4 Most Common Myths Around Test Automation

  • Installing libraries using scripts
  • Setting configuration variables, etc.
  • Mocking Component Behavior
  • Useful in IoT & Embedded Software Testing
  • Can also reduce (or eliminate) actual hardware/component need
  • Test Reporting
  • Generating summary report/email.
  • Linking screenshots/logs to the reports.
  • Triggering emails on test execution, completion, etc.
  • Rerunning failures
  • It is helpful to automate the re-execution of failure/flaky tests.
  • It also helps to examine the consistency and probability of the failure.
  • Test Data Preparation
  • Creating synthetic test data
  • Creating dynamic & random test data
  • Scheduling Test Runs
  • Based on schedules
  • Based on continuous integration rules
  • Test Build Generation
  • Preparation of release candidates for testing
  • Updating results to ALM Tools
  • Ex: JIRA, Team Foundation Server, Polarion
  • Using API endpoints
  • Monitoring Production Logs
  • Comparing Files
  • Cleanup of Environment, etc.
  • By performing checks through tools, Test Automation will help you find information. Having such checks will enable you to find regression issues.
  • With Test Automation, you can define checks to detect:
  • Functional Issues
  • Performance Issues
  • Security Issues
  • Accessibility Issues
  • UI, Responsive Issues, etc.
  • Quality will, however, mean different things to different people. Below are some typical software user personas:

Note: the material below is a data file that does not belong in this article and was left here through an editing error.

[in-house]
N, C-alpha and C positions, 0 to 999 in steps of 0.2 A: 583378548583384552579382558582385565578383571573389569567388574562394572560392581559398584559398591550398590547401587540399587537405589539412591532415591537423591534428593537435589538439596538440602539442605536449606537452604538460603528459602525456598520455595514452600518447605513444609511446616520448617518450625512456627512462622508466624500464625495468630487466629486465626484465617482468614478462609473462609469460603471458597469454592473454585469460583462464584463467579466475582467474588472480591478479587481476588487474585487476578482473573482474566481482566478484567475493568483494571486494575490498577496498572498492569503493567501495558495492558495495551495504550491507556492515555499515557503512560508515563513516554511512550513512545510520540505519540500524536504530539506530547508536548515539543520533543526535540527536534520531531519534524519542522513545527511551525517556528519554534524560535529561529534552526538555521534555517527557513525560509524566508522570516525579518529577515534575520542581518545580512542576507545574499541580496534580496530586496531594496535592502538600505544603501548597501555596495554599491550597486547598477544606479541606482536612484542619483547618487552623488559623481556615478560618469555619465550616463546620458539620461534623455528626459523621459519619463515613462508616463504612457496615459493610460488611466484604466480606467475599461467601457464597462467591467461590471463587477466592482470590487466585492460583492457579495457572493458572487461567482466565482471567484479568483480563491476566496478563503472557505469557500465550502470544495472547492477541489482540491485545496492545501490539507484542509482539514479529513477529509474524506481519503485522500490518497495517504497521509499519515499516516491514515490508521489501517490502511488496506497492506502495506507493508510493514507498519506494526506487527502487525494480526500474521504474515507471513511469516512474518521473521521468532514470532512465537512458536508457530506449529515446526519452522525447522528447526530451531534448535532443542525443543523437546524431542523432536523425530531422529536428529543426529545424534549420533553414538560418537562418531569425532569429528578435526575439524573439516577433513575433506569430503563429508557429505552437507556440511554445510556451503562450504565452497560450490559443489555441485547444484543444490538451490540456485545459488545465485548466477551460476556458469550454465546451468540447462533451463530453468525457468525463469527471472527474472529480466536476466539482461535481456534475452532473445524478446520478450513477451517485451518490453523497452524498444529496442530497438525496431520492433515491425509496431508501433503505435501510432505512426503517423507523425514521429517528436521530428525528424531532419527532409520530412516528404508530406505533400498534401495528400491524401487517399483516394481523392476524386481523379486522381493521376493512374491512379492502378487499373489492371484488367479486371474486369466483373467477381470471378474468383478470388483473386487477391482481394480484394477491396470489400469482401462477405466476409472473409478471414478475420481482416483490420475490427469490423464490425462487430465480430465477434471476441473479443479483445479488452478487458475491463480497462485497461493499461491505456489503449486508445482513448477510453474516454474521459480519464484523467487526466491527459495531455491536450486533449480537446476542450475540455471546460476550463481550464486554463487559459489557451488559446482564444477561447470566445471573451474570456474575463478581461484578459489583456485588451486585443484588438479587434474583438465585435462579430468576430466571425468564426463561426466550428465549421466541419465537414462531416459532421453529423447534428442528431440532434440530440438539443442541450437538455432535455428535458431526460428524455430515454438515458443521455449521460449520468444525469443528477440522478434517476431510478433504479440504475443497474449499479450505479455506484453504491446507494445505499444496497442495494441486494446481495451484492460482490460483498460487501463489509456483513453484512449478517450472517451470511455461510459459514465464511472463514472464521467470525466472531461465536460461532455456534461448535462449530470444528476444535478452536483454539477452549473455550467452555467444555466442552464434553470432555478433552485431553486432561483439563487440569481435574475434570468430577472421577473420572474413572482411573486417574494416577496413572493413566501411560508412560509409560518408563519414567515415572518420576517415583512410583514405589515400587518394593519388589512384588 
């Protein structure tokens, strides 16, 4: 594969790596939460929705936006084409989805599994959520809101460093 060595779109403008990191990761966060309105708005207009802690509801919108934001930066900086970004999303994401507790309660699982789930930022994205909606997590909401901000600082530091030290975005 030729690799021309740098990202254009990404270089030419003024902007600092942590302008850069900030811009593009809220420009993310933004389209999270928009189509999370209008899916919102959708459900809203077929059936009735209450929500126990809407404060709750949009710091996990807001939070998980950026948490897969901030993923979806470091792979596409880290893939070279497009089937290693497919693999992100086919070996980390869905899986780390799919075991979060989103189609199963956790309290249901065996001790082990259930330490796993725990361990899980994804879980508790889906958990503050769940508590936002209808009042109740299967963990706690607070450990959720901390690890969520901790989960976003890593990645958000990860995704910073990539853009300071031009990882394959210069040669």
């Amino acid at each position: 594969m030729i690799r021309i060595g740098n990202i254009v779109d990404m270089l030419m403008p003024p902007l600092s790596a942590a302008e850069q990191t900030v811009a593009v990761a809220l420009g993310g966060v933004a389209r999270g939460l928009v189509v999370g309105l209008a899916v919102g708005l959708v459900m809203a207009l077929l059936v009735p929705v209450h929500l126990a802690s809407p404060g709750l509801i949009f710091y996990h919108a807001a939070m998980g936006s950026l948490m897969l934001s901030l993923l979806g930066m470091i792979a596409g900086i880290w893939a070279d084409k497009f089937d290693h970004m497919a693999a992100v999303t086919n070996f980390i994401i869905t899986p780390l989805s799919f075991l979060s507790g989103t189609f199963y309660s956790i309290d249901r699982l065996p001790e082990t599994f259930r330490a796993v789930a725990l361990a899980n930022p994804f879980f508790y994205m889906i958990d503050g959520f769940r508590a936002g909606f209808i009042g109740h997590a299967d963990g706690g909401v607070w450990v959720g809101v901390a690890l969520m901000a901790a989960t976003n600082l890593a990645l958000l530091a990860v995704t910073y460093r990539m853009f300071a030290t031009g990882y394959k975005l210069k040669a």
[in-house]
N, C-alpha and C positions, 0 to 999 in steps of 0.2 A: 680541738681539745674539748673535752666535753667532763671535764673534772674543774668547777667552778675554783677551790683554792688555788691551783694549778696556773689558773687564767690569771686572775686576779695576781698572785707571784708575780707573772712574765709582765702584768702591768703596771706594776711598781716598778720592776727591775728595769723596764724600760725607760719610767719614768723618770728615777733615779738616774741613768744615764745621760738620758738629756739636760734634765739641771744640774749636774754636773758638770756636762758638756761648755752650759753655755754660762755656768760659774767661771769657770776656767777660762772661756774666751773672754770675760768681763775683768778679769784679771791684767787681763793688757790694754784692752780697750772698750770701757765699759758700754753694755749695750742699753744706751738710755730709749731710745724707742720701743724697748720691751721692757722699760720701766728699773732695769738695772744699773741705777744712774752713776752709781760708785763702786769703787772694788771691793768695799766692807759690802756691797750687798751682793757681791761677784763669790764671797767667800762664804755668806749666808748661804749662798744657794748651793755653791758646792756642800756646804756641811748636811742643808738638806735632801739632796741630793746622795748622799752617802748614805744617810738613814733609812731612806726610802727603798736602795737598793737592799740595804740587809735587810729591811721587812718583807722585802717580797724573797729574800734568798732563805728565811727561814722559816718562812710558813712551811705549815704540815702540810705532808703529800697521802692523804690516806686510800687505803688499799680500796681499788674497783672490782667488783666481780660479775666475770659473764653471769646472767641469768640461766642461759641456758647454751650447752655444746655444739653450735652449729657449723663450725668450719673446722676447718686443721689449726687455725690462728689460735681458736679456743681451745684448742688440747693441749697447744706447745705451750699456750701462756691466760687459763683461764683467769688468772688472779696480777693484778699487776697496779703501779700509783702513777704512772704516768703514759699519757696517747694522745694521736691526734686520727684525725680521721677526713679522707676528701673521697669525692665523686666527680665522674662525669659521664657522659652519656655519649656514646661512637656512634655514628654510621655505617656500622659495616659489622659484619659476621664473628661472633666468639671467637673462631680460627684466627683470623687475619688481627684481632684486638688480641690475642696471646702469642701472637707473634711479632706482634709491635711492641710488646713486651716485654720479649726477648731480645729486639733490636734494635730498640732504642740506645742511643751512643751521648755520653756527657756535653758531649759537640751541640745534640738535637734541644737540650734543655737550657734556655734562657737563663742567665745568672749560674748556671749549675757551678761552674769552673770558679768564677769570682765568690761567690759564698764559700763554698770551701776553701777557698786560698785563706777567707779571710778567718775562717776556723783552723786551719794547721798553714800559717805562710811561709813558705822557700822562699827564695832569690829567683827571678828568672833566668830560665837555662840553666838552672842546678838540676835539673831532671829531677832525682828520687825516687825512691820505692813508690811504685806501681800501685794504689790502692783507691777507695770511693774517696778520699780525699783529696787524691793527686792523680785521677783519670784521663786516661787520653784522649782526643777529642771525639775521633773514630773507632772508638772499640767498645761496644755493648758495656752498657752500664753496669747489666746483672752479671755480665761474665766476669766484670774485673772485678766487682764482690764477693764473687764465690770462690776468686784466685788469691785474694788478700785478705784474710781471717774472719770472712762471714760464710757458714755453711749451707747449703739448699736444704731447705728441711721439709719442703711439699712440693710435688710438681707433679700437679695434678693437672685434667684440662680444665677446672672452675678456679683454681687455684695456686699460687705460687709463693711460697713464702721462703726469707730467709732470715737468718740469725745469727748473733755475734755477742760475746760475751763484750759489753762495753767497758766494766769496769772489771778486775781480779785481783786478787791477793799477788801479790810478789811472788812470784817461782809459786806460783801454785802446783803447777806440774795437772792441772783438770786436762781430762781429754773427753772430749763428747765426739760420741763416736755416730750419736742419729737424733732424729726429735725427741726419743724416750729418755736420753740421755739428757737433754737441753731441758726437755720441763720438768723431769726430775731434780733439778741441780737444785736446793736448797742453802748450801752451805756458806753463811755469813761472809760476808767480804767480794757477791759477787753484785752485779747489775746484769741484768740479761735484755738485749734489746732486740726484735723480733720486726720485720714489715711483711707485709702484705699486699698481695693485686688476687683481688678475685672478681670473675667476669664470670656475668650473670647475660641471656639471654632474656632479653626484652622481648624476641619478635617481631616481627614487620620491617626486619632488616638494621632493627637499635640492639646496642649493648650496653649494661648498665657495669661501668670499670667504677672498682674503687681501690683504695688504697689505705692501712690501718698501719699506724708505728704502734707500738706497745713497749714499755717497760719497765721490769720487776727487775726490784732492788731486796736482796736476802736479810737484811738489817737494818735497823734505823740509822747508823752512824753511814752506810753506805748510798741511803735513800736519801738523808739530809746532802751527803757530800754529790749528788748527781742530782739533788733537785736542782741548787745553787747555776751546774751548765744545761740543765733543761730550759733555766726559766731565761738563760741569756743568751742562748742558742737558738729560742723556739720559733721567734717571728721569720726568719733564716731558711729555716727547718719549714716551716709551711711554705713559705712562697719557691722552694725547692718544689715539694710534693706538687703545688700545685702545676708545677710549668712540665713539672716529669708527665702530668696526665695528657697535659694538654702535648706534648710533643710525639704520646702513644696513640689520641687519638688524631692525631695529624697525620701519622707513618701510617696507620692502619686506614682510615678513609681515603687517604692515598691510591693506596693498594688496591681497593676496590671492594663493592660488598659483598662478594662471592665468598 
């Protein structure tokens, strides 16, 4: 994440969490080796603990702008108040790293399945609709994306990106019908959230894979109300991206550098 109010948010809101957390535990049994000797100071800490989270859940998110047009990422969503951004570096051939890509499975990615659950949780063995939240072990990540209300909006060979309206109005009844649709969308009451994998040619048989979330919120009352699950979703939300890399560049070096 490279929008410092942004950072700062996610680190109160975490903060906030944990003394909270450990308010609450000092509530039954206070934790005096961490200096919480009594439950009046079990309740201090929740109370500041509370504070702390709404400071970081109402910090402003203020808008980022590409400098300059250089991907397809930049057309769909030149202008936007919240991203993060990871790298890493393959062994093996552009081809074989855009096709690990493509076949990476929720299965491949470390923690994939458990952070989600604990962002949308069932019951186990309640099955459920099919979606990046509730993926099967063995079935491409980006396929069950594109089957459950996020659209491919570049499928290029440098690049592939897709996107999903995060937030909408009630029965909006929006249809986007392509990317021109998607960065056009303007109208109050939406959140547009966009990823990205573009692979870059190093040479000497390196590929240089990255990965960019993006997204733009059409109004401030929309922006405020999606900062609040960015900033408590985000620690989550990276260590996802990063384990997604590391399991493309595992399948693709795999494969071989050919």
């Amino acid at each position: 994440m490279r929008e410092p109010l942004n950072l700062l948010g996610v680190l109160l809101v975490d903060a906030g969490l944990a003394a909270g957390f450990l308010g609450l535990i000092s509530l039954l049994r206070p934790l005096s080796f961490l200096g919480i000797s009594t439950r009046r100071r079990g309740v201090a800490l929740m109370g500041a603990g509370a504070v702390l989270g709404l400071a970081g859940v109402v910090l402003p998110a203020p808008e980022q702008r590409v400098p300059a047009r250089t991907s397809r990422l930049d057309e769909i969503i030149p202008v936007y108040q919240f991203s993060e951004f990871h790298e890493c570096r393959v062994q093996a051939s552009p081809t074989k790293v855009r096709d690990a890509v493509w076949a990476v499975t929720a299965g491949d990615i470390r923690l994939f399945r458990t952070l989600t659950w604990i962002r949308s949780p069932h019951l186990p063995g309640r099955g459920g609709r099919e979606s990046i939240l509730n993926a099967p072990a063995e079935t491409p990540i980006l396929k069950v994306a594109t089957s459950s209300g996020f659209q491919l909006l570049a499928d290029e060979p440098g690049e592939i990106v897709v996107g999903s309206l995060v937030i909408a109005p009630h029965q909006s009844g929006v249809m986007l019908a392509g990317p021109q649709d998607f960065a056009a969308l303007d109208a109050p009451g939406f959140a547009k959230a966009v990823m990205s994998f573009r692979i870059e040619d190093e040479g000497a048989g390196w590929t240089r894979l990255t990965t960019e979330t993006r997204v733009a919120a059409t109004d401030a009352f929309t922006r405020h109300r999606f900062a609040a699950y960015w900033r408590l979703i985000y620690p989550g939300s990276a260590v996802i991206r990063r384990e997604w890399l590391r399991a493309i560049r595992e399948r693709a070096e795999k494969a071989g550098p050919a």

• Marketing Team
  • Tech Writers
  • Testers
  • Programmers
  • Managers
  • Customer Service
  • Business Specialists
  • Support/Sales
  • Different notions of quality will apply to your context according to the persona of your customer. Here are some of the possible quality attributes:
  • Reliability
  • Speed
  • Usability
  • Scalability
  • Maintainability
  • Testability
  • Documentability
  • Trainability
  • Functionality
  • Supportability
  • While you may be able to control some of these attributes, the majority are beyond your control or scope as a test automation engineer.
  • Even though Test Scripts are one of the visible outcomes of test automation, there is more to it than that.
  • Automation engineers perform several activities that are often overlooked. They include:
  • Modelling application
  • Test data generation
  • Developing framework / reusable libraries
  • Work towards CI-CD-CT
  • CI = Continuous integration
  • CD = Continuous delivery/deployment
  • CT = Continuous testing
  • Documenting automation / Preparing readme documents.
  • Logging automation
  • Test design
  • Defining test execution strategy
  • Developing accelerator tools
  • Code review
  • Version controlling & tagging
  • Configuring / Parameterizing
  • With the rise of no-code test automation tools, the obvious equation of automation = programming has changed.
  • Today, You can automate test execution using coded tools as well as no-code tools.
  • Automating reduces human intervention, and there are various ways and tools to achieve it without or with coding.
  • If you are new to no-code tools, you can check out Testsigma which is a popular open-source no-code tool Testsigma. Here is the link to the open-source version of Testsigma: testsigmahq/testsigma: Build stable and reliable end-to-end tests @ DevOps speed. (github.com)
  • Even if you are a beginner in the field of automation, no-code tools can certainly be used as a starting pathway for learning automation.
  • Test Automation = No Manual Testing
  • Test Automation = Test Team Downsizing
  • Goal of Test Automation = 100% Automation

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Testsigma is a completely cloud-based codeless test automation tool that lets you create stable and reliable tests for web, mobile & APIs — all from one place.

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